Bumblebees are mostly social bees that live in colonies in the spring and summer months. There are also ‘cuckoo bumblebees that take over the nests of social bumblebee species. They are crucial pollinating insects for a range of flowering plants – but like, many insects in our countryside, they are in trouble.
Two species of bumblebee became extinct in the UK during the 20th century while another further eight species (a third of the remaining species) are currently listed on conservation priority species lists due to their large-scale declines in distribution.
Bumblebee wings beat 230 times per second, so they need an energy-rich food to power their flight – which is nectar from flowers. They also need pollen from flowers, both so that queen bees can survive winter hibernation (and found new colonies) and also to support the development of the young larvae in the nest.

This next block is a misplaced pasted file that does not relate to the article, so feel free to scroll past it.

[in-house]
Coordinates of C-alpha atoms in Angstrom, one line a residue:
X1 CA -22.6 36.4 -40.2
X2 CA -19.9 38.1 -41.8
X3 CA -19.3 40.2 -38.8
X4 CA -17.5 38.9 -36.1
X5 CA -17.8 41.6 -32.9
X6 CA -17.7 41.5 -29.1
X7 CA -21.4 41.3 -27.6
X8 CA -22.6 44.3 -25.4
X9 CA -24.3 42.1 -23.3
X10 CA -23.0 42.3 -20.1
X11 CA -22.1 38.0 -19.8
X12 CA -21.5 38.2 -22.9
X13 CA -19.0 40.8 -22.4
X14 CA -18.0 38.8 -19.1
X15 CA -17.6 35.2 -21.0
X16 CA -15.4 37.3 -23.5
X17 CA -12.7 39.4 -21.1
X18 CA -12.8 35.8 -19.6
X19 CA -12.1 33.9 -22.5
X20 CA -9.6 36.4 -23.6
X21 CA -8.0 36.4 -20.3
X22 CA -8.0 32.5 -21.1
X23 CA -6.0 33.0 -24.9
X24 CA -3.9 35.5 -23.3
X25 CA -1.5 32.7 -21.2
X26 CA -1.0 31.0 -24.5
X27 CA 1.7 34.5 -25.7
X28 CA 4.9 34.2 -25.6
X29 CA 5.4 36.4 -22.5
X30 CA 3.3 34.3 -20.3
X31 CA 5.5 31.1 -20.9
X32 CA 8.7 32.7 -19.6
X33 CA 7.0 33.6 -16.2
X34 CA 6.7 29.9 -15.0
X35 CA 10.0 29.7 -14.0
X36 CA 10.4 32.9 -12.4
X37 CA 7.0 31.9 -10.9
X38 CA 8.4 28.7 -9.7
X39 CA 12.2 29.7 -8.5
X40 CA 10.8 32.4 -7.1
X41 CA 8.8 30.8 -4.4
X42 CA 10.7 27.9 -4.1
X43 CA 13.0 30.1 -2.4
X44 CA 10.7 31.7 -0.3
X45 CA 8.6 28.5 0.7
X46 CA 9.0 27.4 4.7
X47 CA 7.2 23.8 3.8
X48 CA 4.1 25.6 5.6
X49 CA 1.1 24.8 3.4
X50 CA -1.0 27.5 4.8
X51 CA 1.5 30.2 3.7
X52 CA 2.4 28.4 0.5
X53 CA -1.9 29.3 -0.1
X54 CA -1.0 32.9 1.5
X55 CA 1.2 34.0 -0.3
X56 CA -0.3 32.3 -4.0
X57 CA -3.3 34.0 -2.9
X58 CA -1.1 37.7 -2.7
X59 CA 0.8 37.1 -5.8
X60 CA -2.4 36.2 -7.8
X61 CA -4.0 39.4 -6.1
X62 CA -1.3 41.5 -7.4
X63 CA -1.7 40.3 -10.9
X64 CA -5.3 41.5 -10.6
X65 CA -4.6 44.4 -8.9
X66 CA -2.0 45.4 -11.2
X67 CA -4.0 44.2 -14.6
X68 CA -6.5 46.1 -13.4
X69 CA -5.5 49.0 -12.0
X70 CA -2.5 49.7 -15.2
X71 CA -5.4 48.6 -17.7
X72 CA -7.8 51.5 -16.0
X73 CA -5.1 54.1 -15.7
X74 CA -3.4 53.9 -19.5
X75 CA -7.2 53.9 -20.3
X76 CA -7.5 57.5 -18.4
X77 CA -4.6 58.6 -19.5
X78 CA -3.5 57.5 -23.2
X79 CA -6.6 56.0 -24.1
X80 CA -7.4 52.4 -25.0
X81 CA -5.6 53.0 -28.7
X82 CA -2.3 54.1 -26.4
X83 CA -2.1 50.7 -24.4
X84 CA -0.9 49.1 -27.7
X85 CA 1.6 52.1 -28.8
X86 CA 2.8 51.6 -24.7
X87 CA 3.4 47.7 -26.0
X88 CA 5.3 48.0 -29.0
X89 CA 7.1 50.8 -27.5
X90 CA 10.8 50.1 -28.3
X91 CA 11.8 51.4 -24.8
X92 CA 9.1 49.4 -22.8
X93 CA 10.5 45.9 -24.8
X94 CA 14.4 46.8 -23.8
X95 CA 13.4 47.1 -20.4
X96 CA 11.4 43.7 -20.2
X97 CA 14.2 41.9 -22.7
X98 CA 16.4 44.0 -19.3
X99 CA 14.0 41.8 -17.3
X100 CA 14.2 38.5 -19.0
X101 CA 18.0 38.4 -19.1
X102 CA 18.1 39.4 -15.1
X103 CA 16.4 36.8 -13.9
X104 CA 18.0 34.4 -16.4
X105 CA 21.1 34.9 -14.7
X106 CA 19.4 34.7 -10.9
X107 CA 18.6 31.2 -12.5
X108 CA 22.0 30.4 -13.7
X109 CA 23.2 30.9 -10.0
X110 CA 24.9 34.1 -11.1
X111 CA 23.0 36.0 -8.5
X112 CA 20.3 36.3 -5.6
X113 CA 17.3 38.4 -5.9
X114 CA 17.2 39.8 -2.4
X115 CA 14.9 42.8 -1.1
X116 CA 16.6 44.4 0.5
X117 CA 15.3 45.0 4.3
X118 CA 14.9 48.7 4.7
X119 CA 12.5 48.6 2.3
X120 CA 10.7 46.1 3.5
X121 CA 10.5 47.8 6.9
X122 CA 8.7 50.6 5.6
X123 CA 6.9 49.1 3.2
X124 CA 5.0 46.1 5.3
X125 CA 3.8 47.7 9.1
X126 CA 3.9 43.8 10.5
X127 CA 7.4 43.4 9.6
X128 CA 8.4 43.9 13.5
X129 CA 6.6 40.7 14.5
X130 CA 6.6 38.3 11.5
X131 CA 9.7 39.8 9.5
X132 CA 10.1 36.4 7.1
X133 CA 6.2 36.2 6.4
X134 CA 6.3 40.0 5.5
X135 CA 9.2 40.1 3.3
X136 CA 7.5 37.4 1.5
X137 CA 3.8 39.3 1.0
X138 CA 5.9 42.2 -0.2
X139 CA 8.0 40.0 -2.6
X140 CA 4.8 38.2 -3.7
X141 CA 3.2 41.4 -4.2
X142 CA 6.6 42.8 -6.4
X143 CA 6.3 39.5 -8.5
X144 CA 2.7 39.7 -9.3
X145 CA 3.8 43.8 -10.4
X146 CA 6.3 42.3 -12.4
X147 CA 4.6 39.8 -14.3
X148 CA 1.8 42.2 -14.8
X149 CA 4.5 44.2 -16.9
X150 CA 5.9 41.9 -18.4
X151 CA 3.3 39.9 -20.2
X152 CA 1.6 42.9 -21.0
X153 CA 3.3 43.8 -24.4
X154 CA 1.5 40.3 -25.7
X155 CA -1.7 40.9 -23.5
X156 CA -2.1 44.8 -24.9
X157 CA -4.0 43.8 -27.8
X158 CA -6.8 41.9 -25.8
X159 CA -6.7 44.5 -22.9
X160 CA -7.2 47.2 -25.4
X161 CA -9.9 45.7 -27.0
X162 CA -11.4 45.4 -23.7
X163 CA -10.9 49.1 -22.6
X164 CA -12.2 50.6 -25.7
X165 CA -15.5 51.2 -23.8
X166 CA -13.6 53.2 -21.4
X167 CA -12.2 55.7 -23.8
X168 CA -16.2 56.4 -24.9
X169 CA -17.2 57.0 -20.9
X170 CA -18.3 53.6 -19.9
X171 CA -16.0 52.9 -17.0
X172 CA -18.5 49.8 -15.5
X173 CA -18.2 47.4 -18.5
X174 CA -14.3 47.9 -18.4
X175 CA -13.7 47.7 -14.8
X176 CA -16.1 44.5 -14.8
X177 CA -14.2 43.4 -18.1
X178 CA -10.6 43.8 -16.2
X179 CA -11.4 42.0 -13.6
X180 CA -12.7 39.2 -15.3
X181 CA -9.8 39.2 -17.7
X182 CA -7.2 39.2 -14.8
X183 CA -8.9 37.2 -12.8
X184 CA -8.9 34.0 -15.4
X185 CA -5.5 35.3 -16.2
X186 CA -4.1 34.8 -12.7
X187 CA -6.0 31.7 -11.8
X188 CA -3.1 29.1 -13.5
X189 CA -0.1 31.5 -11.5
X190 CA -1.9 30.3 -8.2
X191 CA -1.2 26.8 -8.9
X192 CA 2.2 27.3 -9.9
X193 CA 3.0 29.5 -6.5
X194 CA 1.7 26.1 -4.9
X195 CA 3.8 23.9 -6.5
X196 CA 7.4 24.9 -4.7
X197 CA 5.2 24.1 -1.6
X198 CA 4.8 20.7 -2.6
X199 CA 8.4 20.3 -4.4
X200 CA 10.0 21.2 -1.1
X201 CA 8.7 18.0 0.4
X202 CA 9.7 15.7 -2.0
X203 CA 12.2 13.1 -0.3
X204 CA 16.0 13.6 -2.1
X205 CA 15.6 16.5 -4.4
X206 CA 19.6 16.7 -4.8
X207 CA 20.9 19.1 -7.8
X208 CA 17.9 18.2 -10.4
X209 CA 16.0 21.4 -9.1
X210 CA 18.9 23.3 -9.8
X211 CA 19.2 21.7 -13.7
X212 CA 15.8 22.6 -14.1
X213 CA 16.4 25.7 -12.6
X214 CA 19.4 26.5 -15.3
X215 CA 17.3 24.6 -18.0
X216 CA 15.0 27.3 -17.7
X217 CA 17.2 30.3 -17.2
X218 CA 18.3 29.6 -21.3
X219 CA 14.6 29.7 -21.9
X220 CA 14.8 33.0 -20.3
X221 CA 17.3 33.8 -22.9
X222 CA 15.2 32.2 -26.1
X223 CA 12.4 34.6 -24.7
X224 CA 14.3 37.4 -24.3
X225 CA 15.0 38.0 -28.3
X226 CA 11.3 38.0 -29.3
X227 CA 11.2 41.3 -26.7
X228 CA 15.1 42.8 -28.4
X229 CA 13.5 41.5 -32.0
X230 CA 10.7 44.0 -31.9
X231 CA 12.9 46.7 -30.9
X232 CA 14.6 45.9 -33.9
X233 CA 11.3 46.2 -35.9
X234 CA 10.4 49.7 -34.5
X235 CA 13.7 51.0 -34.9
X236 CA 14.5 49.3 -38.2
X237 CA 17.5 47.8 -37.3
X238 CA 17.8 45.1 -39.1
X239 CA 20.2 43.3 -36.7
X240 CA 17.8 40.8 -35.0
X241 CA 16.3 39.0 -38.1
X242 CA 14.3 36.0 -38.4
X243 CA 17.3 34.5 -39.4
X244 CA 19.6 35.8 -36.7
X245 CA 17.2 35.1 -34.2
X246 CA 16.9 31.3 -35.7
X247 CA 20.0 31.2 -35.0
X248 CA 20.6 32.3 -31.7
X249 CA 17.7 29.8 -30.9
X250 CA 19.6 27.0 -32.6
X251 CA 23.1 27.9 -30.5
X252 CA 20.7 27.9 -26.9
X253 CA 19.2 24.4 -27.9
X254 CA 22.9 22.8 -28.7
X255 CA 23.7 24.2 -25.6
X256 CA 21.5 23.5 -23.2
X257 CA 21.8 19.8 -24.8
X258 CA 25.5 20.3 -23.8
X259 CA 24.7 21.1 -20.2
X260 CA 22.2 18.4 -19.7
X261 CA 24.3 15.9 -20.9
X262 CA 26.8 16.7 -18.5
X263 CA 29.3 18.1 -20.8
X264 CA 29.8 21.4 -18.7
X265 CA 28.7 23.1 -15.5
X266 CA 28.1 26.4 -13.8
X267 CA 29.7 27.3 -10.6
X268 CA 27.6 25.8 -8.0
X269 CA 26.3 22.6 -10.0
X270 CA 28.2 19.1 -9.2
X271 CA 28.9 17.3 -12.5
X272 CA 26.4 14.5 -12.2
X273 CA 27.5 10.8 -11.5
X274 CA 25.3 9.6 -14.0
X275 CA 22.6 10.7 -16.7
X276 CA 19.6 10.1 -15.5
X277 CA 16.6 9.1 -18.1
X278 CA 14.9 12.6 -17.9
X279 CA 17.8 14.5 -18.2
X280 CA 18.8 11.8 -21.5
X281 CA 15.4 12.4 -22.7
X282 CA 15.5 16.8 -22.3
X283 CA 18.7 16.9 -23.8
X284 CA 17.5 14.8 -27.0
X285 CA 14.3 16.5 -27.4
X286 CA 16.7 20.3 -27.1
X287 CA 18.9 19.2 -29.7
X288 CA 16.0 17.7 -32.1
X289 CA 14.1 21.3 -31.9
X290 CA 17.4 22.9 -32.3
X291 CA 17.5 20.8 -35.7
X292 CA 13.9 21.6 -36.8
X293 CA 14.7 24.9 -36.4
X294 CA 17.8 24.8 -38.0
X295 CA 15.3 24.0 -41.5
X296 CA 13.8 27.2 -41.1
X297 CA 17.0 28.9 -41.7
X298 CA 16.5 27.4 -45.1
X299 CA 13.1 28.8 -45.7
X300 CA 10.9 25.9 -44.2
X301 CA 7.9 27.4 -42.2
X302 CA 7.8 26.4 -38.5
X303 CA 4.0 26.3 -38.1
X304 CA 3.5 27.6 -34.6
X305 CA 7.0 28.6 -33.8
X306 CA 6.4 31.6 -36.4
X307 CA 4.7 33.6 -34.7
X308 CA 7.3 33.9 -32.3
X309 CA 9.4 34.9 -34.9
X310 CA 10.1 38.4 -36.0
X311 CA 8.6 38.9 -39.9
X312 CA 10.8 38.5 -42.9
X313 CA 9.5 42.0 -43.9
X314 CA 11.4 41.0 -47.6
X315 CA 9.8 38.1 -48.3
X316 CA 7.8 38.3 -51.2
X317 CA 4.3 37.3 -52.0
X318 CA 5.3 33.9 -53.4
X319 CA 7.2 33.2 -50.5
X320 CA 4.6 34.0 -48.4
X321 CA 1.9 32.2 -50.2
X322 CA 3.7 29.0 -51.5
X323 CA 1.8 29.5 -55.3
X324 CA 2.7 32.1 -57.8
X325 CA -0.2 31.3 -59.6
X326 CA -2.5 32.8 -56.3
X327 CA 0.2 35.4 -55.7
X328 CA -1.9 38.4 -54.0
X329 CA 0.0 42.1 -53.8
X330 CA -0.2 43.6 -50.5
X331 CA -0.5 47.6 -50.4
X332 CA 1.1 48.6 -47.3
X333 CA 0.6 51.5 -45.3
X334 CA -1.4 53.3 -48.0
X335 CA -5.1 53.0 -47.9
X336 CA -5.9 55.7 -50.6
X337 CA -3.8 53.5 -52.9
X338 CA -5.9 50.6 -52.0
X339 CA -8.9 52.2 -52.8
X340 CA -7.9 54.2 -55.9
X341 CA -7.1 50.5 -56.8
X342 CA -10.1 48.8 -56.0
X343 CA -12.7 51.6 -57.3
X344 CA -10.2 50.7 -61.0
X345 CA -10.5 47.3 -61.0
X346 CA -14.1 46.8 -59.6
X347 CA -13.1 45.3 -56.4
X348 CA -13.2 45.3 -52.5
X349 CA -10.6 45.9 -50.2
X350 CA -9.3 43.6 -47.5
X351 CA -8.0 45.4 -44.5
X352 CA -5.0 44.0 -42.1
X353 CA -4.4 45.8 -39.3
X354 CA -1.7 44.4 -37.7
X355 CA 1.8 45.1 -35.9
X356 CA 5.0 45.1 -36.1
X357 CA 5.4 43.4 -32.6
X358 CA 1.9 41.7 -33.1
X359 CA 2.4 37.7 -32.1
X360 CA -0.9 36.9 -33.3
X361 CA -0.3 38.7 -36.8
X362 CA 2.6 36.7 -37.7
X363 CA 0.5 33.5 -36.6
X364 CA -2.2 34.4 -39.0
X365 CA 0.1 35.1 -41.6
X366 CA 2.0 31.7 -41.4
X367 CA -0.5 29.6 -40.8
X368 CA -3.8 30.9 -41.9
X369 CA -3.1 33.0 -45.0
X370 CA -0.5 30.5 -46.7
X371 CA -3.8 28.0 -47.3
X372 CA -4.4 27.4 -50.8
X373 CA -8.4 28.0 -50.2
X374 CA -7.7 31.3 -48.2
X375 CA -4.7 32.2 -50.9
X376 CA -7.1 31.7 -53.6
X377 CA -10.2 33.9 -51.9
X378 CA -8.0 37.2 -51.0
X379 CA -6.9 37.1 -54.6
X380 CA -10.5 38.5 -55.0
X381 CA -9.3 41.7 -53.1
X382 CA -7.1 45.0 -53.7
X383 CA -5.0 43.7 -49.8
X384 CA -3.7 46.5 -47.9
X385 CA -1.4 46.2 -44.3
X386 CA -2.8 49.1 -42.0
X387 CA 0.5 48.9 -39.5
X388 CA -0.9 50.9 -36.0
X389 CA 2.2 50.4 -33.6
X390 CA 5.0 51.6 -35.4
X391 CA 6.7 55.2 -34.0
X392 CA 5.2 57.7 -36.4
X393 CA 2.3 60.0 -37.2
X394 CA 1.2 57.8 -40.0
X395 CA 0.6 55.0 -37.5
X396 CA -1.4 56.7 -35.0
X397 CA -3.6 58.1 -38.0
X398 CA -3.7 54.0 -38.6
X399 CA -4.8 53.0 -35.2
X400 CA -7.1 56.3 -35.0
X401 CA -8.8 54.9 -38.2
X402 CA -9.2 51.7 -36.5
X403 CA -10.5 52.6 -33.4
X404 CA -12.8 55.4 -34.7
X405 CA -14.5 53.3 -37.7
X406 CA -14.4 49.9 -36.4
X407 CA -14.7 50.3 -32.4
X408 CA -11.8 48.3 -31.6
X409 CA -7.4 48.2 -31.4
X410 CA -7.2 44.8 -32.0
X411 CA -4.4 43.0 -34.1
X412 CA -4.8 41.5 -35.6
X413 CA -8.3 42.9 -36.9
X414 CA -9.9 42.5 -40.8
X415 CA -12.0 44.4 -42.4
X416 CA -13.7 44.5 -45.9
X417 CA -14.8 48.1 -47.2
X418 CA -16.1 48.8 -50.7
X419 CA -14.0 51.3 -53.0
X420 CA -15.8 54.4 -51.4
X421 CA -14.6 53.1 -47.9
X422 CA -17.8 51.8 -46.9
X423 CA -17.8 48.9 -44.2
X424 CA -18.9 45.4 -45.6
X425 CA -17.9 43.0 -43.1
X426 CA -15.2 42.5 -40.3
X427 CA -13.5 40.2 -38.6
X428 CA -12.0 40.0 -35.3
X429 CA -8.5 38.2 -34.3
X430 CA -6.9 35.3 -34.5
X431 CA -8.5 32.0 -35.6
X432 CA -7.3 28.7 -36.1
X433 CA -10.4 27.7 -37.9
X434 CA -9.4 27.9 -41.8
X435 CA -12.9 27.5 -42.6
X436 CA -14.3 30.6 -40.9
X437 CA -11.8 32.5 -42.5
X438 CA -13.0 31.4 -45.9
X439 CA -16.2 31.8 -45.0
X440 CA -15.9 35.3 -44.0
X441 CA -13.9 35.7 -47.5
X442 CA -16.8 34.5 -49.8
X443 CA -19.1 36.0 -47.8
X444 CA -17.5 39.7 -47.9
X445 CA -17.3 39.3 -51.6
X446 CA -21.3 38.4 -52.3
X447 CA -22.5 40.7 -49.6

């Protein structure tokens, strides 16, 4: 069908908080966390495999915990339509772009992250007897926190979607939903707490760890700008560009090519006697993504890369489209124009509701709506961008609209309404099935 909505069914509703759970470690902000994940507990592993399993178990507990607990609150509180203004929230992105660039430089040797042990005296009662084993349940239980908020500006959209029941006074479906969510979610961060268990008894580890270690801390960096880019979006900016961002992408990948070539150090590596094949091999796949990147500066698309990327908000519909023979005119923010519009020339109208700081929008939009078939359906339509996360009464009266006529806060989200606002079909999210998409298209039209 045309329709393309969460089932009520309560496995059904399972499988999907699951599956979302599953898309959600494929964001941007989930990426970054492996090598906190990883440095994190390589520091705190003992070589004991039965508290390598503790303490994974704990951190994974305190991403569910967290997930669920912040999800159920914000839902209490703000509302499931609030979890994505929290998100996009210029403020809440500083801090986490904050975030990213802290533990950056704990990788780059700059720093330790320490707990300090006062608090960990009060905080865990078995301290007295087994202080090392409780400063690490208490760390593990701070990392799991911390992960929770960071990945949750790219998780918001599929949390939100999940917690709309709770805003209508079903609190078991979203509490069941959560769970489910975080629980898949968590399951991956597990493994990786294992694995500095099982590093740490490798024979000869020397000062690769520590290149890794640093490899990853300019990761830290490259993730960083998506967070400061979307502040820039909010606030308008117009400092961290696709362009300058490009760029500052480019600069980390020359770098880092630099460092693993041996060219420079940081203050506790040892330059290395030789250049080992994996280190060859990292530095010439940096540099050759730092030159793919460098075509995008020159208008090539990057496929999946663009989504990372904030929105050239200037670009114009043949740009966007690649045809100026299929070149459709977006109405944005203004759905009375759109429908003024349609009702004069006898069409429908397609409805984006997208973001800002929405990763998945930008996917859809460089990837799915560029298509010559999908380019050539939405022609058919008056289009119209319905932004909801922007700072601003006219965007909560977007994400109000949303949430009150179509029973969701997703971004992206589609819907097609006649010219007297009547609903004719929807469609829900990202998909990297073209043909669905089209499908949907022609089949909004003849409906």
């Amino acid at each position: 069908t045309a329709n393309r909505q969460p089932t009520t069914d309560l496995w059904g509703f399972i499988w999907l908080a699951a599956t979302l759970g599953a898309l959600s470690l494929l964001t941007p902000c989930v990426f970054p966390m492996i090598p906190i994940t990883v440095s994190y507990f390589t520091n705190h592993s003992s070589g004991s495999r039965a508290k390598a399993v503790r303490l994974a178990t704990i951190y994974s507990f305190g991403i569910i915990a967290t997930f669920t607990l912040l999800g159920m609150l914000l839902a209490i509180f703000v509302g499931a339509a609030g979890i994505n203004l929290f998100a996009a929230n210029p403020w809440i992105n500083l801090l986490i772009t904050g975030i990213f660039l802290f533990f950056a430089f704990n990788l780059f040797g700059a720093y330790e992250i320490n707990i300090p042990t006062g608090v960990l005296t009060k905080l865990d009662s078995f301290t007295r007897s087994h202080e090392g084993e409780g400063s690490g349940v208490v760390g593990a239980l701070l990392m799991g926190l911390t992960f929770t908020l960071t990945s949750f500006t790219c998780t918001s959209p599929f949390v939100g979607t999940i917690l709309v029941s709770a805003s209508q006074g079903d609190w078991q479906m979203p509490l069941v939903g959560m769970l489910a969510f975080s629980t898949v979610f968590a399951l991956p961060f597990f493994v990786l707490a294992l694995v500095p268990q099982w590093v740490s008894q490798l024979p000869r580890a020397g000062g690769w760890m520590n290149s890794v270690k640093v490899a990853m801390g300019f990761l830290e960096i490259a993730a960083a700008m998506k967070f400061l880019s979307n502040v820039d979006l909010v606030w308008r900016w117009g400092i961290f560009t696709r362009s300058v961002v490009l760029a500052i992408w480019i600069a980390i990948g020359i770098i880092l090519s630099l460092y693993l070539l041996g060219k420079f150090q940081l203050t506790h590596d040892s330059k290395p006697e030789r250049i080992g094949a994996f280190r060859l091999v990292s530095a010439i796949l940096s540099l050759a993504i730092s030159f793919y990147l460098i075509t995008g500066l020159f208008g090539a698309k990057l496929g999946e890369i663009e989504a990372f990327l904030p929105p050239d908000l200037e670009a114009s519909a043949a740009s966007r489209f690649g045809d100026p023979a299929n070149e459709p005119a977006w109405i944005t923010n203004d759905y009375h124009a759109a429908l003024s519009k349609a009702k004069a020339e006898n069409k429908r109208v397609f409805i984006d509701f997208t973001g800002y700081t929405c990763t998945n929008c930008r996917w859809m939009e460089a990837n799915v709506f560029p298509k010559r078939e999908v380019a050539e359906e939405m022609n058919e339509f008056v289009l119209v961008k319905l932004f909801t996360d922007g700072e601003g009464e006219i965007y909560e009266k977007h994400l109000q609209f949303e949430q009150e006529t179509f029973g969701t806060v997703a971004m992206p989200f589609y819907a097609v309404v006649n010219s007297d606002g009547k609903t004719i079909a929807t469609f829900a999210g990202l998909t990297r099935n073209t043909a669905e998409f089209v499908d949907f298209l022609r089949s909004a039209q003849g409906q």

Bumblebees do not just need flower-rich habitats in which to forage, they require areas that are suitable for nesting, mating and hibernating and all within flying range of foraging sites (up to 1 km). Nests of bumblebees are often in rough, tussocky grass and queens sometimes adapt burrows left by small mammals such as voles. The queen bees over-winter in out-of-the way places, perhaps buried a few centimetres in the loose soil or in old tree stumps or gaps in walls. The hibernation sites are often north-facing, so the queens do not emerge too early in the spring when there is not enough food.
Two species of conservation concern in the Yorkshire Dales are the Bilberry Bumblebee (Bombus monticola) and the Moss Carder Bee (Bombus muscorum).